"I'm no' sae anxious to reach the toonship the nicht," he said, "if I could see ony way o' winnin' to comfortable quarters till the morn. But deil tak' the hour I agreed to gang amang the cockatoos wi ye, Bill; an' I could wish mysel' back amang the squatters again. Your wee bit farmers are a measly lot, and there's no' much o' a welcome for a poor nameless laddie to be expected frae ony o' them. To be sure, ane is aye made at hame in a bushfa'ers' or roadmen's camp to a share o' what's goin'; but gie me a big station for comfort. Ye maun hae siller in your pocket if ye gang near ony o' your toonships, an' I'm thinkin', Bill, ye ha'ena ower muckle cash, nae mair than I hae mysel', to throw awa' in Bloomsbury, or whatever ye ca' the place, when we get there."
"I tell you I have a friend there," replied the other,—"or I think I have—and if he's the man I take him to be, he'll not see me hard up for a pound."
"I aye misdoot freen'ship when it's expected to put its han' in its pocket," Davie answered. "Your freen' may no' be sae pleased to see you as you'll be to see him."
"I don't say that he will," said Bill, with a laugh; and I haven't, perhaps, much greater faith in friendship than you have, Davie; but sometimes other feelings besides friendship will make a man part with the 'ready.'"
"Ah, weel," said Davie, "it was an ill day that brocht us this gate frae the coast. May his weasan' never be wet that tauld us to tak' the near way, as he ca'd it, through the bush. The langest way aboot is aften the nearest way page 8hame. But it's time we were trampin' it again, to see if we can win some place o' shelter for the nicht, be it hut or ha'. I can no see smoke risin' oot ower that bit hill ayont, that gies hopes o' a supper an' a shakedoon."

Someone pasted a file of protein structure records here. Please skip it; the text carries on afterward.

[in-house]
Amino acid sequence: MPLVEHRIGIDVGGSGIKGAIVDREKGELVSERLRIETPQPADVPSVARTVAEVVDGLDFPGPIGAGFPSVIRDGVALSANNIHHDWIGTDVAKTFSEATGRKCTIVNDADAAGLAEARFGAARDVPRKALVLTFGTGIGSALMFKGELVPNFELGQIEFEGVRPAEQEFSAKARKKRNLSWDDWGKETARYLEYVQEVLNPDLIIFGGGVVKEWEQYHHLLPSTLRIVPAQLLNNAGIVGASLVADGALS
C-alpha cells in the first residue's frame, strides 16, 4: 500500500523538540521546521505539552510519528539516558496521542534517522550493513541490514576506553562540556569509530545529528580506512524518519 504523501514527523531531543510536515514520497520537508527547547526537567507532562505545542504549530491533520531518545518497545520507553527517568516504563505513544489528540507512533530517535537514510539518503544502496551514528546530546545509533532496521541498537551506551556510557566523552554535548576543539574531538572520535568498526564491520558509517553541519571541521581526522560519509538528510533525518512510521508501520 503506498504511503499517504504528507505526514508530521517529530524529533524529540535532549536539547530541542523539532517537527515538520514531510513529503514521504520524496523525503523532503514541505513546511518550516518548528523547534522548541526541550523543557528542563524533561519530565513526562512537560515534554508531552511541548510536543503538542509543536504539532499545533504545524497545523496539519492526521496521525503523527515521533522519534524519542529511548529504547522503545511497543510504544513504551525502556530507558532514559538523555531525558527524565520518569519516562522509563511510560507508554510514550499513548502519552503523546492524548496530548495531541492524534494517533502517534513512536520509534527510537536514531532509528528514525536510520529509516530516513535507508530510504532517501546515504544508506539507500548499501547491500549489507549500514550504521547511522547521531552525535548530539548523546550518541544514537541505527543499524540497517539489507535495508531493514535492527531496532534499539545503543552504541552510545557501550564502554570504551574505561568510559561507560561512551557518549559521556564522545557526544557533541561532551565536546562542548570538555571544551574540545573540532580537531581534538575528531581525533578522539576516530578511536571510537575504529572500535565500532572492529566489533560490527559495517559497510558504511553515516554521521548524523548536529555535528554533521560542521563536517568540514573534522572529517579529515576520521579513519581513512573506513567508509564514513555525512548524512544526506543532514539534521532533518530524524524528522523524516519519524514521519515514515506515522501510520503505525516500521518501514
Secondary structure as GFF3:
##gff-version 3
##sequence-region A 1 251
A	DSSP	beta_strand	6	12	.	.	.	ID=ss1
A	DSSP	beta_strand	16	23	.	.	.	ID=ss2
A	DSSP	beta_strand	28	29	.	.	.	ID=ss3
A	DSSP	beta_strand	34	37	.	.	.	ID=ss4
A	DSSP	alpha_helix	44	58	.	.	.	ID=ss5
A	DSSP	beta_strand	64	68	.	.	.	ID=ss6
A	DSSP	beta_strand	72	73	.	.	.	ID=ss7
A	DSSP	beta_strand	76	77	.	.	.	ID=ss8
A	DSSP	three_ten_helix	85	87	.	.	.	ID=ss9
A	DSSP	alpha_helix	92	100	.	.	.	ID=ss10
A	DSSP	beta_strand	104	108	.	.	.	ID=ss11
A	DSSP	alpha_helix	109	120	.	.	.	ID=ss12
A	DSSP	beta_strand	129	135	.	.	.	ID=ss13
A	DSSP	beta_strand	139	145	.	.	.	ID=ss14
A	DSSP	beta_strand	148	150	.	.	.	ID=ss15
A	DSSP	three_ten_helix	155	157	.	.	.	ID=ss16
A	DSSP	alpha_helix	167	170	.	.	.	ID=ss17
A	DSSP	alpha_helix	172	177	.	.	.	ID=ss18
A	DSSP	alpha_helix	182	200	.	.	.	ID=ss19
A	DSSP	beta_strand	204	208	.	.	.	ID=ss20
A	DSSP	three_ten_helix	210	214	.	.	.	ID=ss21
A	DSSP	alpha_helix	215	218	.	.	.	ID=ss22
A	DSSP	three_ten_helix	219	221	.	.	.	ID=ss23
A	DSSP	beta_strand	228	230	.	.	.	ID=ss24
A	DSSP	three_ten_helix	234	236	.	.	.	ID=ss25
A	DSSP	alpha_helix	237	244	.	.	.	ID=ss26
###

They shouldered their swags again, and after gaining the top if the rising ground pointed out by Davie, they saw, some little distance in front, signs of human habitation. A large clearing opened out on the right, and a little way back from the road-line stood a slab hut—or wharé, as it is generally called in New Zealand—of rather better appearance than ordinary, from the iron chimney of which issued the smoke that the travellers had seen. Farther back from the road were yards and a larger building evidently used as a wool-shed.
The dusk of evening was now falling, and our acquaintances turned in towards the humble abode, though larger buildings in extensive clearings could be dimly seen on the left about a mile farther down the road.
Before they reach the wharé, we will go in advance and take a closer look at it and its occupants. A building of but one apartment it was, constructed entirely of split timber, but neatly put together. The roof was of iron, as was also the chimney. The latter, deep and wide, extended nearly across the whole of one end, and formed almost a small compartment of its own. Its dimensions, however, were but in keeping with the supply of firewood outside; and it is only in the bush districts that such fireplaces are to be seen. Two stretchers, or bunks, were placed against the walls of the back and of one side, and a third again over one of these, as is the fashion on shipboard. Two small windows gave light to the apartment.
It is astonishing the quantity of goods and odds and ends that can be comfortably stowed away in a small place of this kind—provisions on shelves, saddles, perhaps, on high on the cross-ties of the roof, tools of various sorts here, books and newspapers snugly resting yonder—a hundred articles find ready lodgment, and still there is room.